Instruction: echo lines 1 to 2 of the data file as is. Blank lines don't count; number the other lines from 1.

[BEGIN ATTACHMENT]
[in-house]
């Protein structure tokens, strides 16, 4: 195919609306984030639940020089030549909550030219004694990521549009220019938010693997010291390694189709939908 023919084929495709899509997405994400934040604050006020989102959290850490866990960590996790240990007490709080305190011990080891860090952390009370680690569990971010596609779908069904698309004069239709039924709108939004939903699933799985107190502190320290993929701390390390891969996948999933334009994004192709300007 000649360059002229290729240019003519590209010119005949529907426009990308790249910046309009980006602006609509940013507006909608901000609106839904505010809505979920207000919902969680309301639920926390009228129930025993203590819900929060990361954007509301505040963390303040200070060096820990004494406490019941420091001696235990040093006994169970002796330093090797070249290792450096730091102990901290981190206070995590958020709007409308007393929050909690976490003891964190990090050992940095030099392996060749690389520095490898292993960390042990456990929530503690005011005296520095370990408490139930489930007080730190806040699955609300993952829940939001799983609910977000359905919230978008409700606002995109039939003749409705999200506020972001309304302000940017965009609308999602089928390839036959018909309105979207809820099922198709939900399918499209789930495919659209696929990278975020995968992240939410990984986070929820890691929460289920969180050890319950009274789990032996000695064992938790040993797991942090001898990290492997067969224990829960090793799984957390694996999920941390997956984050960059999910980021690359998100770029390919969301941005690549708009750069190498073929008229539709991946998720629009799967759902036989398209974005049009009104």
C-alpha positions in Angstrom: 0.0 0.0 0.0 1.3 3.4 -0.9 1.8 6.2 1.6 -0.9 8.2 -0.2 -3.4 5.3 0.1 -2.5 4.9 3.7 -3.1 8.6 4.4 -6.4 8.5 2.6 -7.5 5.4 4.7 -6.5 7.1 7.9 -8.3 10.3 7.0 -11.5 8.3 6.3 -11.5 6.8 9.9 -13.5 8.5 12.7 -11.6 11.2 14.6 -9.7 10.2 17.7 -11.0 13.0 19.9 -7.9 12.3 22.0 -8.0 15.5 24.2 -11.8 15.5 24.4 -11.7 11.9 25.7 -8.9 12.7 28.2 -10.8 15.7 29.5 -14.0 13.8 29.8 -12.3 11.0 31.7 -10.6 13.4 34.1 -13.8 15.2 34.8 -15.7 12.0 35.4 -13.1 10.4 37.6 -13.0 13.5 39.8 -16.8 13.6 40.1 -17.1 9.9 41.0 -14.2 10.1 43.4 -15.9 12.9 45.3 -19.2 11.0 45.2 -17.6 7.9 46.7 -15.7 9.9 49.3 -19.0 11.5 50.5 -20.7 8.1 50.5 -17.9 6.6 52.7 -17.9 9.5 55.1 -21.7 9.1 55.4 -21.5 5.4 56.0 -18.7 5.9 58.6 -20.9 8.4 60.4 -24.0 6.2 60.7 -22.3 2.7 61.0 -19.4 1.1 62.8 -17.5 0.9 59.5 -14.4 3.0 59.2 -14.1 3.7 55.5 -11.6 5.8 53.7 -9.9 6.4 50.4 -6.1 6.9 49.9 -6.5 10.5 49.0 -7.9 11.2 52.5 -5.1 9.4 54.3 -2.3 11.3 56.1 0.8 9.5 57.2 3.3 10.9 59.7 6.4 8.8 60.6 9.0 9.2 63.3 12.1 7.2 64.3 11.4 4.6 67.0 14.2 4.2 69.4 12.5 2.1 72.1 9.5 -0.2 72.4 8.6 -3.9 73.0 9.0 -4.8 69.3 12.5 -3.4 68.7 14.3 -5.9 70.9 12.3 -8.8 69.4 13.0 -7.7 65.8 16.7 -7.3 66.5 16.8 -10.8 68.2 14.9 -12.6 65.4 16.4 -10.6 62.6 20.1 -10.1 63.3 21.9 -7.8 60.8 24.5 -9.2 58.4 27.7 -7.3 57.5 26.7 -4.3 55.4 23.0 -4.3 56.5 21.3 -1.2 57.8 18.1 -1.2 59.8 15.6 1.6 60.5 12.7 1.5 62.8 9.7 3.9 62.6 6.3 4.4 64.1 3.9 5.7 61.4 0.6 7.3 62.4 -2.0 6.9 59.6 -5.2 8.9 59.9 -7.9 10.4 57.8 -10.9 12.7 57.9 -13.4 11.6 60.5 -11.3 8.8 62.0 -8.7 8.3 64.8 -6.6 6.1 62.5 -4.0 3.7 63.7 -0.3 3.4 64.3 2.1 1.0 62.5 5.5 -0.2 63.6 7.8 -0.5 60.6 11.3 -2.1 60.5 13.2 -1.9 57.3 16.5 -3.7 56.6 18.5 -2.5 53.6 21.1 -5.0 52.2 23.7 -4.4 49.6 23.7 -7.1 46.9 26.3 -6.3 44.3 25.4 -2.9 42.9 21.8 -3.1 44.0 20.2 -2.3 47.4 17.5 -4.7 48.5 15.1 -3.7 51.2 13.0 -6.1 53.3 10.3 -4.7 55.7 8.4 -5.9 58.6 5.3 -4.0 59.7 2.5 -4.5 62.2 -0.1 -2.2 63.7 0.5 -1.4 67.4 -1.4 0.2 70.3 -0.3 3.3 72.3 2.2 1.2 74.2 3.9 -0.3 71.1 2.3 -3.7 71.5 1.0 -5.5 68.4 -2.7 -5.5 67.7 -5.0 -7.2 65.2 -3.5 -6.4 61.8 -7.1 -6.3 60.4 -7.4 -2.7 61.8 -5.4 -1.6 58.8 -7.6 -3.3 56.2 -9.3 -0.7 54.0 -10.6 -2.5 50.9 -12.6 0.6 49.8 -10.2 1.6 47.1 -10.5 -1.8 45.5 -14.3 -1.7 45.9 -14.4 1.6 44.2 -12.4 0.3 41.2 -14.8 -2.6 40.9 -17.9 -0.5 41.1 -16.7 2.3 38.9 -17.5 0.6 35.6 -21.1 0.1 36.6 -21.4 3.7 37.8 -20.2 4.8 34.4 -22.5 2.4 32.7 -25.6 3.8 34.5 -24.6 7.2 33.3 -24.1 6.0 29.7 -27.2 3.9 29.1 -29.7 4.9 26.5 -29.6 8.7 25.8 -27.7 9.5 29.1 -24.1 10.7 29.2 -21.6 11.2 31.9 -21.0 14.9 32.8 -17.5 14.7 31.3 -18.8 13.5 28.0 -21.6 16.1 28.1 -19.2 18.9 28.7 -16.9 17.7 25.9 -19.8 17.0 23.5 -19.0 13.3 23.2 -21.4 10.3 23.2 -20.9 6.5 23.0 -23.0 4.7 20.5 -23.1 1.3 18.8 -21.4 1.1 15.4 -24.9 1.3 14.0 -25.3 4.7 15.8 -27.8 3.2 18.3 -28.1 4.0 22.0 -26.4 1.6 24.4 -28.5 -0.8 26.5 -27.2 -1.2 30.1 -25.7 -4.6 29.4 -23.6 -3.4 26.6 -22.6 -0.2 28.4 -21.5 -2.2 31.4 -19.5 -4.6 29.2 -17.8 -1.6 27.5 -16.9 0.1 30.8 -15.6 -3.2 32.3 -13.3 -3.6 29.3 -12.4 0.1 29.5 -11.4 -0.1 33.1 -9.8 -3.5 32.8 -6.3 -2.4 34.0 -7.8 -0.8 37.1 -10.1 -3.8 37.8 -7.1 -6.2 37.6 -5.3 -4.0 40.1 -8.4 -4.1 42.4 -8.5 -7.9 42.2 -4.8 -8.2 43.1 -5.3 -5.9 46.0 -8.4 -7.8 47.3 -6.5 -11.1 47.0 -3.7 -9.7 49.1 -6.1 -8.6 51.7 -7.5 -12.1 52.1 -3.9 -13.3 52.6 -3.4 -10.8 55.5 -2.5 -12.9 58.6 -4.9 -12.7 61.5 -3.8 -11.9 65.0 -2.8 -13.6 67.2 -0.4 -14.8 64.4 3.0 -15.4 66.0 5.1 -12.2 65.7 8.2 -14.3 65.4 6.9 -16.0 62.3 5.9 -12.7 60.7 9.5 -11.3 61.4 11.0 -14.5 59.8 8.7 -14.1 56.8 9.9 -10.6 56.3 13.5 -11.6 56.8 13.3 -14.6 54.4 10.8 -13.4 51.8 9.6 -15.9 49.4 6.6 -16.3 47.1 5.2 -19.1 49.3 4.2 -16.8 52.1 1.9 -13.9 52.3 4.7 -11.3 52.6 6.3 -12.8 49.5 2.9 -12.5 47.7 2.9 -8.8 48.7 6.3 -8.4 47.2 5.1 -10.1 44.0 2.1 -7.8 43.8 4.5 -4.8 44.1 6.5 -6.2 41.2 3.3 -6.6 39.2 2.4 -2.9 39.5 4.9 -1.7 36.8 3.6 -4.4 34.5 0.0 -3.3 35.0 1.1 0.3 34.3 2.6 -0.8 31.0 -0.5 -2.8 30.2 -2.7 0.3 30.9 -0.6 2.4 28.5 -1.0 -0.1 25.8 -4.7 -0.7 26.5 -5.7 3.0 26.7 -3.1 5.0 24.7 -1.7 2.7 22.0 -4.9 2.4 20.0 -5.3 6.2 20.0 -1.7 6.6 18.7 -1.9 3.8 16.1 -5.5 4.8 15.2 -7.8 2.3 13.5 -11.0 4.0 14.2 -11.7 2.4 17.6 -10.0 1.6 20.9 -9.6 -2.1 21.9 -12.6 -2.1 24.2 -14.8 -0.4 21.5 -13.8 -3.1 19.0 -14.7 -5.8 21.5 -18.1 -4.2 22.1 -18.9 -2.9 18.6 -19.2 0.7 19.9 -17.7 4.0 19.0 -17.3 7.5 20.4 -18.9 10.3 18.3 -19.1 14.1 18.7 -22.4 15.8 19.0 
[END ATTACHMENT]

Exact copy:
[in-house]
């Protein structure tokens, strides 16, 4: 195919609306984030639940020089030549909550030219004694990521549009220019938010693997010291390694189709939908 023919084929495709899509997405994400934040604050006020989102959290850490866990960590996790240990007490709080305190011990080891860090952390009370680690569990971010596609779908069904698309004069239709039924709108939004939903699933799985107190502190320290993929701390390390891969996948999933334009994004192709300007 000649360059002229290729240019003519590209010119005949529907426009990308790249910046309009980006602006609509940013507006909608901000609106839904505010809505979920207000919902969680309301639920926390009228129930025993203590819900929060990361954007509301505040963390303040200070060096820990004494406490019941420091001696235990040093006994169970002796330093090797070249290792450096730091102990901290981190206070995590958020709007409308007393929050909690976490003891964190990090050992940095030099392996060749690389520095490898292993960390042990456990929530503690005011005296520095370990408490139930489930007080730190806040699955609300993952829940939001799983609910977000359905919230978008409700606002995109039939003749409705999200506020972001309304302000940017965009609308999602089928390839036959018909309105979207809820099922198709939900399918499209789930495919659209696929990278975020995968992240939410990984986070929820890691929460289920969180050890319950009274789990032996000695064992938790040993797991942090001898990290492997067969224990829960090793799984957390694996999920941390997956984050960059999910980021690359998100770029390919969301941005690549708009750069190498073929008229539709991946998720629009799967759902036989398209974005049009009104």